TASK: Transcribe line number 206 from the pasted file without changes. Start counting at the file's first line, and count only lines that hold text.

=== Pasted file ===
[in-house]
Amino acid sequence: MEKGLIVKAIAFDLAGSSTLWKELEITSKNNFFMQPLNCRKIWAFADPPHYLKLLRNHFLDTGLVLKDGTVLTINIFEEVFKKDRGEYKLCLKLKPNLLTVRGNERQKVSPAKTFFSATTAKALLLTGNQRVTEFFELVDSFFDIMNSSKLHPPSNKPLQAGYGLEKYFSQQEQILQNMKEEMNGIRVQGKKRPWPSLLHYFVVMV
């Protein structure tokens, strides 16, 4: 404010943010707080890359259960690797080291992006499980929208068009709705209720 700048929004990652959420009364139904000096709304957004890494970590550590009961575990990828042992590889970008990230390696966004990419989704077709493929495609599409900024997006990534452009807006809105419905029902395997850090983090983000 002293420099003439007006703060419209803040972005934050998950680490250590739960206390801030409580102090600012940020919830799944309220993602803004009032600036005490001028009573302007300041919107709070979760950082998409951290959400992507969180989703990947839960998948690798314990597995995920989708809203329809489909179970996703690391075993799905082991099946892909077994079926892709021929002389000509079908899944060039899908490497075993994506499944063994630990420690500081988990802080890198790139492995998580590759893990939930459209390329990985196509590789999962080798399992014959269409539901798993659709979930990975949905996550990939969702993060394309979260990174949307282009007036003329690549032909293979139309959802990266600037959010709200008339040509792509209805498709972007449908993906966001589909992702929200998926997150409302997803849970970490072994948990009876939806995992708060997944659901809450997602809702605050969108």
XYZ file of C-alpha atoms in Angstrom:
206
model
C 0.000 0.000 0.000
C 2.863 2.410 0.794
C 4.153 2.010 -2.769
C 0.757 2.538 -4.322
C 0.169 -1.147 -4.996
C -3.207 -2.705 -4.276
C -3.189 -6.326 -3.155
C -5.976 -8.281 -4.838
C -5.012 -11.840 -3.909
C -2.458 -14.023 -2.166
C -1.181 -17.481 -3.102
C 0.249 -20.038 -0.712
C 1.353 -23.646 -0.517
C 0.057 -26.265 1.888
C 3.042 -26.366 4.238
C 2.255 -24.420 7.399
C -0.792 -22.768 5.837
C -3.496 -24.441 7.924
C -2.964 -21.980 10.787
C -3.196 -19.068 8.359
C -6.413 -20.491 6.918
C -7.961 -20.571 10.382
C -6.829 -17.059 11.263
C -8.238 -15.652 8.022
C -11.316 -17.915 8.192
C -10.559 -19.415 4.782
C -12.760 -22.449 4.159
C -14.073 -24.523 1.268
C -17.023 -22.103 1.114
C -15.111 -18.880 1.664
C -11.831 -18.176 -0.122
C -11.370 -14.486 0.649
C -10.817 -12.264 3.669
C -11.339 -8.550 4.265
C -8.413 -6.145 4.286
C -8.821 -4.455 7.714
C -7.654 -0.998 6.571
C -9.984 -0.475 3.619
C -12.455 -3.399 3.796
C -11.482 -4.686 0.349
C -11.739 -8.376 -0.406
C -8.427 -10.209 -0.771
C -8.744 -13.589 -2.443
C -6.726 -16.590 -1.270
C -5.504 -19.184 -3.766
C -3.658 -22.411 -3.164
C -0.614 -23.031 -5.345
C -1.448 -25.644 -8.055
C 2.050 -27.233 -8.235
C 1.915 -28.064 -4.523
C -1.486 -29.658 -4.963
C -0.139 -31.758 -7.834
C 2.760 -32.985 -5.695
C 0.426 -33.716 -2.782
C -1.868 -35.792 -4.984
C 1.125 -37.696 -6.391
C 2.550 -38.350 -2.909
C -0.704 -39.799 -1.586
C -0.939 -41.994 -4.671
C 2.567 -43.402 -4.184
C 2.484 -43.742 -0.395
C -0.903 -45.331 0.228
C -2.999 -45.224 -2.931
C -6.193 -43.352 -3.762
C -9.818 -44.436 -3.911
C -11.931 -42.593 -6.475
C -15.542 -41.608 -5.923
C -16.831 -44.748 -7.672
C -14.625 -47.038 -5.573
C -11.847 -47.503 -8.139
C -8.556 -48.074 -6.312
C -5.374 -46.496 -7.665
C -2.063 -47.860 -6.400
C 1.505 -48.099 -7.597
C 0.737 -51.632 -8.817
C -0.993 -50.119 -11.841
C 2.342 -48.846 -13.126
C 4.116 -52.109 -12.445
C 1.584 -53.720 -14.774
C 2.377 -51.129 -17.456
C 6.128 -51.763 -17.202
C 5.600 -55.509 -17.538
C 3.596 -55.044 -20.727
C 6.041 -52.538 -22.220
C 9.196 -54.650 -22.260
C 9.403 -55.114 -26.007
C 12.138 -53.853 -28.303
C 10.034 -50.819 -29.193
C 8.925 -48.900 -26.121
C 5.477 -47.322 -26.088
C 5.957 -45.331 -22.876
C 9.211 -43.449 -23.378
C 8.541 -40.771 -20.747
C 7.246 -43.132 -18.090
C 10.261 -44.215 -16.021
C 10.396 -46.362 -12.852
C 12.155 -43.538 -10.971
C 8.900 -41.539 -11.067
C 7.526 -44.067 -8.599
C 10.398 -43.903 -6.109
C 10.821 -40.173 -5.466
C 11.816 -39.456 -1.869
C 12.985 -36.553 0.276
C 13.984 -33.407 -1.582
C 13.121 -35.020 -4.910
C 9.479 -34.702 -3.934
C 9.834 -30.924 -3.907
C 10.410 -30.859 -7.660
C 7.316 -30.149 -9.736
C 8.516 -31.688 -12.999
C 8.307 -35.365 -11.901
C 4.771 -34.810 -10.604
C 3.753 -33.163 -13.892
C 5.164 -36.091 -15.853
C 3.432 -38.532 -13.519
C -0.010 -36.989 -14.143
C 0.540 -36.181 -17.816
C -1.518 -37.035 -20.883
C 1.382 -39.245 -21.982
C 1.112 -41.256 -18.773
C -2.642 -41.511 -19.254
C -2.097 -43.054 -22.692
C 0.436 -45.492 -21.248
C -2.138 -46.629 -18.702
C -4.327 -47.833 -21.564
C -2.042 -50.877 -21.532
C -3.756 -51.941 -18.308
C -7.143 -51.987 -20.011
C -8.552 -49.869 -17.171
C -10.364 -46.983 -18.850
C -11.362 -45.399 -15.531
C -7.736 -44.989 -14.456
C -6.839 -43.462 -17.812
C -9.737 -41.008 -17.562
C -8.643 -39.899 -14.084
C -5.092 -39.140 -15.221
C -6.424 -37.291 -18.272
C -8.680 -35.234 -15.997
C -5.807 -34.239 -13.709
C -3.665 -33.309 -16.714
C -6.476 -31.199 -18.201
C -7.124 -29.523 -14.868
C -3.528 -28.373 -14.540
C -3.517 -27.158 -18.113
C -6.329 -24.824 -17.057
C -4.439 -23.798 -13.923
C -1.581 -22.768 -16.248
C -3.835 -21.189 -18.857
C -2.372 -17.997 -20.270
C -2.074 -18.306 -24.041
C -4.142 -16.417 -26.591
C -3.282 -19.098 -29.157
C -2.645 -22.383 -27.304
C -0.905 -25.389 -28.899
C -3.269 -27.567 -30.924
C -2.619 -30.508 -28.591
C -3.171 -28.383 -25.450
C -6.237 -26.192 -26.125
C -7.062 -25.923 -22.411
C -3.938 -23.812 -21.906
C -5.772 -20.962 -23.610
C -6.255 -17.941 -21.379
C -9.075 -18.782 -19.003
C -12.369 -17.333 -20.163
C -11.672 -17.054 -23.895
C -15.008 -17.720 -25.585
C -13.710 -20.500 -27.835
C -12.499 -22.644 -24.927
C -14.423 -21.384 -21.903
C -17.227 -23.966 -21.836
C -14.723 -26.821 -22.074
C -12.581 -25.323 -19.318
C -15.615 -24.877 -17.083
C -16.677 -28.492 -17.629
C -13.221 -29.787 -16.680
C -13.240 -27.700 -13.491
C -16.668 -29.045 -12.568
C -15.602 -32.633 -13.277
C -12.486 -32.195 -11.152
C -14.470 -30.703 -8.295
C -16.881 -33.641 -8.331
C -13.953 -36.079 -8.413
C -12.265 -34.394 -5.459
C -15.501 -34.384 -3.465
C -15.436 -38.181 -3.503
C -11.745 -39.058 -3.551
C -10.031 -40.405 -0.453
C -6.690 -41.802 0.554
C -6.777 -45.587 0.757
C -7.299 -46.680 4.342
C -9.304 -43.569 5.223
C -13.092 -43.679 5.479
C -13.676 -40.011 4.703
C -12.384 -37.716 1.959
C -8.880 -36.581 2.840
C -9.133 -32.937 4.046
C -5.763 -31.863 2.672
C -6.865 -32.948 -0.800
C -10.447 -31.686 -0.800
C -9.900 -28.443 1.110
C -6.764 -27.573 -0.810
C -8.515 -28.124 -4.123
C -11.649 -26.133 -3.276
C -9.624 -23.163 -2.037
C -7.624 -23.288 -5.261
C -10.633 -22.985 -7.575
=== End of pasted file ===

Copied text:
C -9.900 -28.443 1.110